John Hancock is closing its offices in Westwood and Portsmouth, N.H., and telling most of the 900 affected workers they’ll continue to work remotely after the pandemic at least on a part-time basis, with the Back Bay headquarters as a home base.
Marianne Harrison, John Hancock’s chief executive, broke the news to employees on Friday. The life insurer’s move is the latest shift among a number of local white-collar employers to consolidate their office footprints after the COVID-19 pandemic has helped show the effectiveness of working from home.
Spokeswoman Anne McNally said no job cuts are expected as part of this transition, although John Hancock recently cut about 160 jobs out of its 5,000-person US workforce. (John Hancock is an arm of Toronto-based Manulife Financial Corp.)
The closing of the 95,000-square-foot Westwood office and 103,000-square-foot Portsmouth location — both have largely gone unoccupied during the pandemic — represents a 22-percent reduction in John Hancock’s overall New England footprint. The Boston headquarters campus, two buildings on Berkeley and Clarendon streets, totals 707,000 square feet in space.
About 500 employees were based in Westwood, while 400 were in Portsmouth, McNally said.
In a memo she sent to employees, Harrison said both sites had been designated as “business recovery sites,” essentially a backup, if the Boston headquarters “experienced a business disruption.” Now that remote work has been proven to be successful, the company has determined it no longer needs the properties for business continuity purposes. Also, Harrison noted that less than 50 percent of the seats and space were being used at the locations before the pandemic.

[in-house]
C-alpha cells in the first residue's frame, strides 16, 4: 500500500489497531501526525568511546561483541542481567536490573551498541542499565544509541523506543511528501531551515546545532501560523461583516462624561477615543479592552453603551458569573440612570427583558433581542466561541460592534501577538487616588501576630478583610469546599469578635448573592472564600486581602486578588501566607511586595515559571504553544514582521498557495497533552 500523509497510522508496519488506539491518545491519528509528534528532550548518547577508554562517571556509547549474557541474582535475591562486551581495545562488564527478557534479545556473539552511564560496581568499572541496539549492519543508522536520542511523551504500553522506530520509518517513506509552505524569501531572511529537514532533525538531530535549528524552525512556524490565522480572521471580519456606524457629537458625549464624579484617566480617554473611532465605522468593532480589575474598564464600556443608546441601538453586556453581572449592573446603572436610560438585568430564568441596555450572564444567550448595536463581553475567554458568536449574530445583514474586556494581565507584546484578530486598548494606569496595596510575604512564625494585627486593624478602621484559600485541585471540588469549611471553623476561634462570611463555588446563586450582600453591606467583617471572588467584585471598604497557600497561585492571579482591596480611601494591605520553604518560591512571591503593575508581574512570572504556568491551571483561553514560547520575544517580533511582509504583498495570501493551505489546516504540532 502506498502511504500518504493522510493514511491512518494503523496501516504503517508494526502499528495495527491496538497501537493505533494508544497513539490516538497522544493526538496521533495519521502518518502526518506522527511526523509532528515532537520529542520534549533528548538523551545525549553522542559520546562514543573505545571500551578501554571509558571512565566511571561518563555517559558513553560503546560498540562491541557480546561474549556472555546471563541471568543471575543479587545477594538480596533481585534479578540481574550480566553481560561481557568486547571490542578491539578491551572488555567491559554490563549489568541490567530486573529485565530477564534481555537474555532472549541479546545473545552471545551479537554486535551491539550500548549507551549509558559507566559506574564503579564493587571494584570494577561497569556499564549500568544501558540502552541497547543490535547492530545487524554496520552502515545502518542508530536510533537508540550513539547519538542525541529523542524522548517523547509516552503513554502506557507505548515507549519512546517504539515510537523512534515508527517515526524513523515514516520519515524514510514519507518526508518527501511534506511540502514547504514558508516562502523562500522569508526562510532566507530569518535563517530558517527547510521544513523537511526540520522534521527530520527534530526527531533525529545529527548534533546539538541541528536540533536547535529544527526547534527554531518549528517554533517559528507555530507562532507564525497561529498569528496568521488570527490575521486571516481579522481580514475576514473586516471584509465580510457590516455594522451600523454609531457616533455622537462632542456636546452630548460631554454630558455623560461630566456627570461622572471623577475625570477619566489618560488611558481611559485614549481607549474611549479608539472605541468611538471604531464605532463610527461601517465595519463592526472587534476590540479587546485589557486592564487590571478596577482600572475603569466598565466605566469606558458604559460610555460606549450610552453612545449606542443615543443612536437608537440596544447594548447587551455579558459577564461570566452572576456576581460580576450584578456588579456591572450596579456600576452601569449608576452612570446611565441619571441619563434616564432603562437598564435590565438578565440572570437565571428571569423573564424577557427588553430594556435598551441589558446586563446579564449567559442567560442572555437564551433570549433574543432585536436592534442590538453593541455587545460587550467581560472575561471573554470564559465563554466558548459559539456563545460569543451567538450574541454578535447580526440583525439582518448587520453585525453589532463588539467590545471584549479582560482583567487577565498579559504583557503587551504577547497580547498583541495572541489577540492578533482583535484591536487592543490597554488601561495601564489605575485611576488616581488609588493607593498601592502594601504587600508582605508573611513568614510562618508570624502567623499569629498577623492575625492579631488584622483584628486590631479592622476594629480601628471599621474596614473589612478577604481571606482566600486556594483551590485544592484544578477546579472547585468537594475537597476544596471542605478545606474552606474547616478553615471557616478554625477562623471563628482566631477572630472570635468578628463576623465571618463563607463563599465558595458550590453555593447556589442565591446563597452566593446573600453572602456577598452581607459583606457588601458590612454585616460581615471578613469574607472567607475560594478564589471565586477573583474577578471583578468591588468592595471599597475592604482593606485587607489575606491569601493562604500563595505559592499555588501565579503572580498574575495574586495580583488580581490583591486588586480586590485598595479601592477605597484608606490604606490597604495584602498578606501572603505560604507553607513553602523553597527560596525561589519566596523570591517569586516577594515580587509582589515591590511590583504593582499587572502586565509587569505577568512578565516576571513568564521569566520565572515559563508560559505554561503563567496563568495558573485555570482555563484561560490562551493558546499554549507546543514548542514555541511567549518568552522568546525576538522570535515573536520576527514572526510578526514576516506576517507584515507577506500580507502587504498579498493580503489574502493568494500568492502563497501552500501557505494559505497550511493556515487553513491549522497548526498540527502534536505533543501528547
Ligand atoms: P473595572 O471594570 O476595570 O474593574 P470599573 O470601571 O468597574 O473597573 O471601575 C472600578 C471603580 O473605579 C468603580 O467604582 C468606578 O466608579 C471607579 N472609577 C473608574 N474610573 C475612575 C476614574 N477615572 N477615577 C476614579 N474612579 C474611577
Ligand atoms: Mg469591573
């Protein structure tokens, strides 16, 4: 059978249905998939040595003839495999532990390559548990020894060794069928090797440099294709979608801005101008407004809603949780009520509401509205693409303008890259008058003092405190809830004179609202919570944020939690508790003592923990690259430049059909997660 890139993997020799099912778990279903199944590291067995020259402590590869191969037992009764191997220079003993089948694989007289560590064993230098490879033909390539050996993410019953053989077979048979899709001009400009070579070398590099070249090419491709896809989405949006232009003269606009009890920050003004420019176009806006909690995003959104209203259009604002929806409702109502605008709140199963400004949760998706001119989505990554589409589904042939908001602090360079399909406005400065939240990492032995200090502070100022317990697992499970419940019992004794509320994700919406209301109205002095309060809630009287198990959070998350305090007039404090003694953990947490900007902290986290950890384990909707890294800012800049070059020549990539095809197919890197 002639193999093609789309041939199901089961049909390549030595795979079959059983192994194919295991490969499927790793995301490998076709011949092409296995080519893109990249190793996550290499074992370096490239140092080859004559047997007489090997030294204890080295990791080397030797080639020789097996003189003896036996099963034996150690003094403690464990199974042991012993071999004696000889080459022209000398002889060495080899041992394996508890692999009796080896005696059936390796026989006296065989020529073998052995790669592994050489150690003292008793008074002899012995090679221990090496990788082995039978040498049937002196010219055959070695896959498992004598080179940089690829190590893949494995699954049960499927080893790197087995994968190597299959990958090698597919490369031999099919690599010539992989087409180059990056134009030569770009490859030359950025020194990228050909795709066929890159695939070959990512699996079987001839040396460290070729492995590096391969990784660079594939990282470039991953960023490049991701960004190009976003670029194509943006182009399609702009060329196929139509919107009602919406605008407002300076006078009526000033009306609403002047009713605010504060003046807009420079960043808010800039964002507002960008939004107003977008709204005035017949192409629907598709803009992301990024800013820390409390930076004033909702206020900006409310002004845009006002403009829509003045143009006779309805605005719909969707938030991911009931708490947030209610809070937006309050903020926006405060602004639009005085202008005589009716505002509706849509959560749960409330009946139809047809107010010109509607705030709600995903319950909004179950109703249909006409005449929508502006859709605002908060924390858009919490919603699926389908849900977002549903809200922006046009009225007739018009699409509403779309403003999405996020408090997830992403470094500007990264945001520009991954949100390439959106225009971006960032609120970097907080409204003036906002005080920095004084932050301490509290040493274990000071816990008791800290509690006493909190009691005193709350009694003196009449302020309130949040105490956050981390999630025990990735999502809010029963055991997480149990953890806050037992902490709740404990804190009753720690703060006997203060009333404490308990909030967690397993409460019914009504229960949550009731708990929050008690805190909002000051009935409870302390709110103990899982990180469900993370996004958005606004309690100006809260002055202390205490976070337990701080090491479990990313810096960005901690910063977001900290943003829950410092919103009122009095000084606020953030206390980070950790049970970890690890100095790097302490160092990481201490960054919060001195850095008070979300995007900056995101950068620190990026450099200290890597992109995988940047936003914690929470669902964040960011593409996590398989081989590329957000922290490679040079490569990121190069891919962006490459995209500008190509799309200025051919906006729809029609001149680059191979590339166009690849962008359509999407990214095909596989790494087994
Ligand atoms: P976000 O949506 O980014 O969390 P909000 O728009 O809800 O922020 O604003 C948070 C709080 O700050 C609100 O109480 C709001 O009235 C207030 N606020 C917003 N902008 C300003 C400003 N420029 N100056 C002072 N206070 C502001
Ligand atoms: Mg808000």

Harrison said the teams at the sites supported Hancock’s global wealth and asset management business, technology, and operations.
They’ll either continue to work remotely, eventually move to the Back Bay headquarters, or adopt a hybrid model with the Back Bay offices as their primary work hub. Harrison said it was likely only a limited number of positions would move to the Back Bay on a full-time basis.
“The teams in both locations have already been champions of incorporating remote work into how they operate,” Harrison wrote. “[It] is a model they have successfully refined over time as they continue to ensure delivery on customer commitments.”
As for the rest of John Hancock’s employees, Harrison had no updates to share about the company’s return-to-office plans. How the company returns will be informed by the “flexible work experience” of the last year, and the timing will be affected by public health information, she said. She pledged to give employees at least 60 days advance notice of any return-to-office plans.